Manchester City, ‘Uniting’ the sporting world
This is an open apology letter to all soccer fans in Australia and worldwide.
In closed circles and private conversations, I have sniggered and sneered at the world game, labelling it as a low-scoring bore, littered with diving and acting.
I was wrong.
In the wee hours of Monday morning I stayed up to watch the EPL’s final day, a day that seemed to have as many unbelievable plot lines as an episode of the ‘Bold and the Beautiful’. The result was captivating.
Yesterday’s match between Manchester City and Queens Park Rangers was hardly the greatest game of soccer ever played.
In fact it should have been a thrashing, with Manchester City having 81% of the possession and 15 shots on target opposed to QPR’s three.
As is so often the case with sport, the statistics don’t tell the story of how great this match was. It was the sheer drama of the contest that made it enthralling viewing for sports followers of all codes.
I have failed to acknowledge that I am a 19-year old Victorian. Typically my passion is AFL, being from the sports-mad town of Melbourne.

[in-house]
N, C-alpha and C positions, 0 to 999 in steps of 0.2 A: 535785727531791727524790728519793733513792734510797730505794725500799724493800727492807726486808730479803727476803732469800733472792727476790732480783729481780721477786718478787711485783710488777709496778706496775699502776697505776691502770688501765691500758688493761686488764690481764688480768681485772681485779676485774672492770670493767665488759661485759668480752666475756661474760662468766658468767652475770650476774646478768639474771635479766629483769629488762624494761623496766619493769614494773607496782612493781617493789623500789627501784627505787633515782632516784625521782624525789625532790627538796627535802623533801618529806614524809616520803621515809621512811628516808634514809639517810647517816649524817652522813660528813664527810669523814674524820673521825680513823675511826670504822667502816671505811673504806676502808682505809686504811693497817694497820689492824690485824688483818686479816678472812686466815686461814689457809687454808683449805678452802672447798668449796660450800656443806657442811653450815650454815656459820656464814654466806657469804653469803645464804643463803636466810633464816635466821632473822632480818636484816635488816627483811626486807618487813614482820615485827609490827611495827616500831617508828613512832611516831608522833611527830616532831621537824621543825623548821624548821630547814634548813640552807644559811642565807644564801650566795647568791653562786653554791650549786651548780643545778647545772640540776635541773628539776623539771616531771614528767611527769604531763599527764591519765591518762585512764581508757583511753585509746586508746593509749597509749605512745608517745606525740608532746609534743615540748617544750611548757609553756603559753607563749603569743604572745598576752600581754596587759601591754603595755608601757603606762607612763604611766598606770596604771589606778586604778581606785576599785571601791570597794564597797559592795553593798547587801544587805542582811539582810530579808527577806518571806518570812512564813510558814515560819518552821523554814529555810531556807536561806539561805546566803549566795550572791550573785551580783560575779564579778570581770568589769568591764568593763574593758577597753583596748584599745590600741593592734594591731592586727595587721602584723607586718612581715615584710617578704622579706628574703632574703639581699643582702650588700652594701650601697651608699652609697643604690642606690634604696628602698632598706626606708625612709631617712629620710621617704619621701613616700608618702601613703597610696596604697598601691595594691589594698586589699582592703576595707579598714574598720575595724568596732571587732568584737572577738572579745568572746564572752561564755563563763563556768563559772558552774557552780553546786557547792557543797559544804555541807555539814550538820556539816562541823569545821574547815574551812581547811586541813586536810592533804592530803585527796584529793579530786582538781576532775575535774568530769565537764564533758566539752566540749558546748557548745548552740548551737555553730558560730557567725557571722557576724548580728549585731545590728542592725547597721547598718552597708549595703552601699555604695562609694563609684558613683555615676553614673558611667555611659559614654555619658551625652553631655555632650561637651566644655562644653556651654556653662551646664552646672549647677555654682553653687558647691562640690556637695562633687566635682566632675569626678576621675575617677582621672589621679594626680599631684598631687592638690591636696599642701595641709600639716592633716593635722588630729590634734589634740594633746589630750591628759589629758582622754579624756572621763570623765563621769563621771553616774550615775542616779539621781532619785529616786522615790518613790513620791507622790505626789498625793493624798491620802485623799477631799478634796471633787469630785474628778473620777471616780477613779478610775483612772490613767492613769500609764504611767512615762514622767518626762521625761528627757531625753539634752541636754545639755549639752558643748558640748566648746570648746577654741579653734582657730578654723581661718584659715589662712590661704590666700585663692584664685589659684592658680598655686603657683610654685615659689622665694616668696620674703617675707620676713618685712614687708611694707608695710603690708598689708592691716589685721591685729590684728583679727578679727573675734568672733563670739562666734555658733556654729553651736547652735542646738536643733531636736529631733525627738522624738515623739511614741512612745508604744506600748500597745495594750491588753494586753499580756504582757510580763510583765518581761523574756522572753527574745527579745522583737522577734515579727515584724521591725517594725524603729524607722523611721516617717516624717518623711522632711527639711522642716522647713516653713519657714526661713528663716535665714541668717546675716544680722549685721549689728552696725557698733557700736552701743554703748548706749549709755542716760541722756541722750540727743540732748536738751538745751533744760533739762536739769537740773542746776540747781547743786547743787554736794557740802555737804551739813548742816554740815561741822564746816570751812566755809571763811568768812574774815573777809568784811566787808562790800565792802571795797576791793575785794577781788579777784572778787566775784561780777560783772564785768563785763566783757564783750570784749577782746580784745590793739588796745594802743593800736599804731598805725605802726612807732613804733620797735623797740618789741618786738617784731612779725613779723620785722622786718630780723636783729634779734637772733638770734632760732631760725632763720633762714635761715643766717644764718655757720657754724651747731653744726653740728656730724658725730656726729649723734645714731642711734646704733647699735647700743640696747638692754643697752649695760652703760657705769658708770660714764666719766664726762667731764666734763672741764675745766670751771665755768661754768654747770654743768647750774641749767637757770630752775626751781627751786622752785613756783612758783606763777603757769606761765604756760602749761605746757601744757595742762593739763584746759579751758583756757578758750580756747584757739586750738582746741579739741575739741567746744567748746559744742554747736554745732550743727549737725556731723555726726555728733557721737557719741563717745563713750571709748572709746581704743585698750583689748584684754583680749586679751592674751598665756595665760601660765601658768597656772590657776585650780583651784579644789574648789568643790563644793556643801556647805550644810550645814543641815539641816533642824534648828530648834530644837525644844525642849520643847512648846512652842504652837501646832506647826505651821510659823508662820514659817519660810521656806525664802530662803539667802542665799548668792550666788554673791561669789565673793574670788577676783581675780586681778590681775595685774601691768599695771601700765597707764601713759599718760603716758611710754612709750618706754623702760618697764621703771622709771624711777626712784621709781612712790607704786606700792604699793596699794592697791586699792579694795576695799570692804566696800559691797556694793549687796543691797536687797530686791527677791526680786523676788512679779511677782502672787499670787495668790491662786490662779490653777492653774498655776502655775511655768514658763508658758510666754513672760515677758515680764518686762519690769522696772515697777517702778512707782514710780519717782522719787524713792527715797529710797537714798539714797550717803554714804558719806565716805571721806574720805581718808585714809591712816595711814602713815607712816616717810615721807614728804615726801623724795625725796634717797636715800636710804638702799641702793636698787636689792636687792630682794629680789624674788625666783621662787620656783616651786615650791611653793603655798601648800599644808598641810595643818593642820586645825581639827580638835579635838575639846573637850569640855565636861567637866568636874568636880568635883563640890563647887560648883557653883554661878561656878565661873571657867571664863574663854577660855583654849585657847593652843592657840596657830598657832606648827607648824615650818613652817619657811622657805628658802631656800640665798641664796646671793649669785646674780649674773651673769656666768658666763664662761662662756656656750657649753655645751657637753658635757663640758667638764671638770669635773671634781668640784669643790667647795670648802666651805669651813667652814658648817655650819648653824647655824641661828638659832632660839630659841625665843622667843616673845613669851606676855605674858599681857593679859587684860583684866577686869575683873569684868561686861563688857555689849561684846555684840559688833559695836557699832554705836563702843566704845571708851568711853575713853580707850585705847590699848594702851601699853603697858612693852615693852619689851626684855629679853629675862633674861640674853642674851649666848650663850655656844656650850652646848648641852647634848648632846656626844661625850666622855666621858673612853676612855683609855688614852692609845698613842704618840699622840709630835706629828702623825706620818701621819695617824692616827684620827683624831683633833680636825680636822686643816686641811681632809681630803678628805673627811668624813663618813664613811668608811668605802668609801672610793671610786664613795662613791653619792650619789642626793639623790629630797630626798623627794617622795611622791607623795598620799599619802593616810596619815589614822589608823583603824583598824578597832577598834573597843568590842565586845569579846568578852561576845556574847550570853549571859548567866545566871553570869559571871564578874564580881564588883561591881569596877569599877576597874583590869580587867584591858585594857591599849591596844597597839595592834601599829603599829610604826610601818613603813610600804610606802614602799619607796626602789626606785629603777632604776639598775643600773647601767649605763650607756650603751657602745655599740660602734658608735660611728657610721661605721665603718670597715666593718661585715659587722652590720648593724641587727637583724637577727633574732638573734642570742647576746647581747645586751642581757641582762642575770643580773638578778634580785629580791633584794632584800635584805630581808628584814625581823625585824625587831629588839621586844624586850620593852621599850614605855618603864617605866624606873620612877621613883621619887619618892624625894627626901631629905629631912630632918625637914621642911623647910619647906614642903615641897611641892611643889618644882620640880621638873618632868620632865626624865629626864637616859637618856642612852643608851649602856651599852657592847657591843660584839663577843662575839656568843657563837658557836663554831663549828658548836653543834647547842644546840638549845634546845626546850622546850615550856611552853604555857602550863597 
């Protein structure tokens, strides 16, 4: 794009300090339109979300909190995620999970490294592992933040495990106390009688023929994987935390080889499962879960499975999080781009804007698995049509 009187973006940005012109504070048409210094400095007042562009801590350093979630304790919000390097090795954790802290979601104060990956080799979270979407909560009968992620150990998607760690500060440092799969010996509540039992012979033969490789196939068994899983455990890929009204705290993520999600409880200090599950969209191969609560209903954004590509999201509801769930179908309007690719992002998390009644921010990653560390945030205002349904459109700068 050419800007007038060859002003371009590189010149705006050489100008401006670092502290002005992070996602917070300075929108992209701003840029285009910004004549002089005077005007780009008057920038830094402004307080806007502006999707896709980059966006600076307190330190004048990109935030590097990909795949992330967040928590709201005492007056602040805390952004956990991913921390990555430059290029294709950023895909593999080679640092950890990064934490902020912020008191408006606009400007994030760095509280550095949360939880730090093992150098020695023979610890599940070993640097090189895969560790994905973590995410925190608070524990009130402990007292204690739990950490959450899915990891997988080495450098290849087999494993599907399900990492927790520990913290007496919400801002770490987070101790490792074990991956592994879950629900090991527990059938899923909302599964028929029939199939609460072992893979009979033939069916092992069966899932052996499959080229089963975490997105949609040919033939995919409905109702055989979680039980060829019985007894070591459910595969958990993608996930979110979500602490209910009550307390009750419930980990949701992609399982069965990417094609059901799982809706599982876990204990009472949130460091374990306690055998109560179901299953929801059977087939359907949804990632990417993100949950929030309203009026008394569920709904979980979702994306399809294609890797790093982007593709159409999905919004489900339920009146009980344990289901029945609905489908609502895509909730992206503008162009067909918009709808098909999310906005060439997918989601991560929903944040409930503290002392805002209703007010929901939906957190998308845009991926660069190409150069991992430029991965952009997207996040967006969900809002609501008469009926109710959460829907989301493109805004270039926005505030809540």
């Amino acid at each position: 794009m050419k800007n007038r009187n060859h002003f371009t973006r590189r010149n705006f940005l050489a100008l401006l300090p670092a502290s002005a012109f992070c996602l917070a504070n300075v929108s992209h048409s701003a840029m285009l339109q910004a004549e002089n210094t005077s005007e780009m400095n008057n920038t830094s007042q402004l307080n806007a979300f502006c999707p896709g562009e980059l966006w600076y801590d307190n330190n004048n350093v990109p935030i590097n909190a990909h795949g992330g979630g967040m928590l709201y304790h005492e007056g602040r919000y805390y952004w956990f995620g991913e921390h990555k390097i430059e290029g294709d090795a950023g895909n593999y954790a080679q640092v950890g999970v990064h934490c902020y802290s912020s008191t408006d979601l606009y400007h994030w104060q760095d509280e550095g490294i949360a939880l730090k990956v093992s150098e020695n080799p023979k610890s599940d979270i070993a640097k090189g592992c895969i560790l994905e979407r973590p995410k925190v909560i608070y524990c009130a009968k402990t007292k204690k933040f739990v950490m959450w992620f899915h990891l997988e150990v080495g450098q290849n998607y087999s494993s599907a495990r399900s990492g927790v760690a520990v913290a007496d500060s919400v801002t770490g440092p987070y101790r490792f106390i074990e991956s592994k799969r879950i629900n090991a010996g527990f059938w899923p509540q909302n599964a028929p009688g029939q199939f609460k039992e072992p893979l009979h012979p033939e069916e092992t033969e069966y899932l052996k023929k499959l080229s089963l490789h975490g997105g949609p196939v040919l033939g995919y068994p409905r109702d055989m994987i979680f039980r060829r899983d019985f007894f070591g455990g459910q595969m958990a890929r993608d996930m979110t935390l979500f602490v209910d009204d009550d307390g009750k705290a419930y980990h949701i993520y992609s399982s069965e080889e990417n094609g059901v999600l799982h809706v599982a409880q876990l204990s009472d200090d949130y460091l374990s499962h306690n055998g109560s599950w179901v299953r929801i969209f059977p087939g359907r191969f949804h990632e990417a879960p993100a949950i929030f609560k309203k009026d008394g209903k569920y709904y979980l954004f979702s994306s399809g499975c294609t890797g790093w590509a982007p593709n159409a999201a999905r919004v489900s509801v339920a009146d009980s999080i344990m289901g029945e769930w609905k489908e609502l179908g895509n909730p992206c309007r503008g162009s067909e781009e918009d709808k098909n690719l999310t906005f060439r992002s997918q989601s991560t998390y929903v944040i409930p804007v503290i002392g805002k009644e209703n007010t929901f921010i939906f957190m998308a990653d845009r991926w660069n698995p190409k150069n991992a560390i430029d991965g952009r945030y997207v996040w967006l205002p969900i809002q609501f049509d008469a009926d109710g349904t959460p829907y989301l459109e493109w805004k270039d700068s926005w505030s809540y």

For some reason, this did not seem to matter.
Last night was not a case of soccer stamping its authority over the AFL or any rival code.
In our bias for a particular code, we can often become mistakenly disenchanted from other codes, simply because we feel the need to pick a sport and stick to it.
The Manchester City game reminded us of what we can miss out on if we do that.
It was 90 minutes of pure enjoyment, with Manchester City no different from the Sydney Swans of 2005, searching for that drought breaking win.
For so much of the last half an hour, QPR keeper Paddy Kenny looked set in my mind to be remembered in the same vein as Leo Barry’s match-saving mark.
Sure Barry Hall’s hit on Brent Staker made Joey Barton’s brain-snap – that included an elbow a kick and a head butt – look more like child play, yet the similarities are uncanny.
As for two goals in injury time, I don’t know what to compare that too; it was simply astonishing.
It is these separate story-lines that make sport so engrossing, so entertaining, not the shape of the ball they kick or how many players they have on the field that makes a sport great.
My attention then turns to our local competition, Twitter and Facebook went Joey Barton last night with messages of agony and joy depending on which Manchester side you followed.
The world cup also proved there is strong support for soccer in Australia even if we are currently lying dormant.
Somehow and someway, the A-League need to capture the spirit and excitement, the pain and ecstasy that was on display last night.
If they can, me and my fellow converts are waiting.
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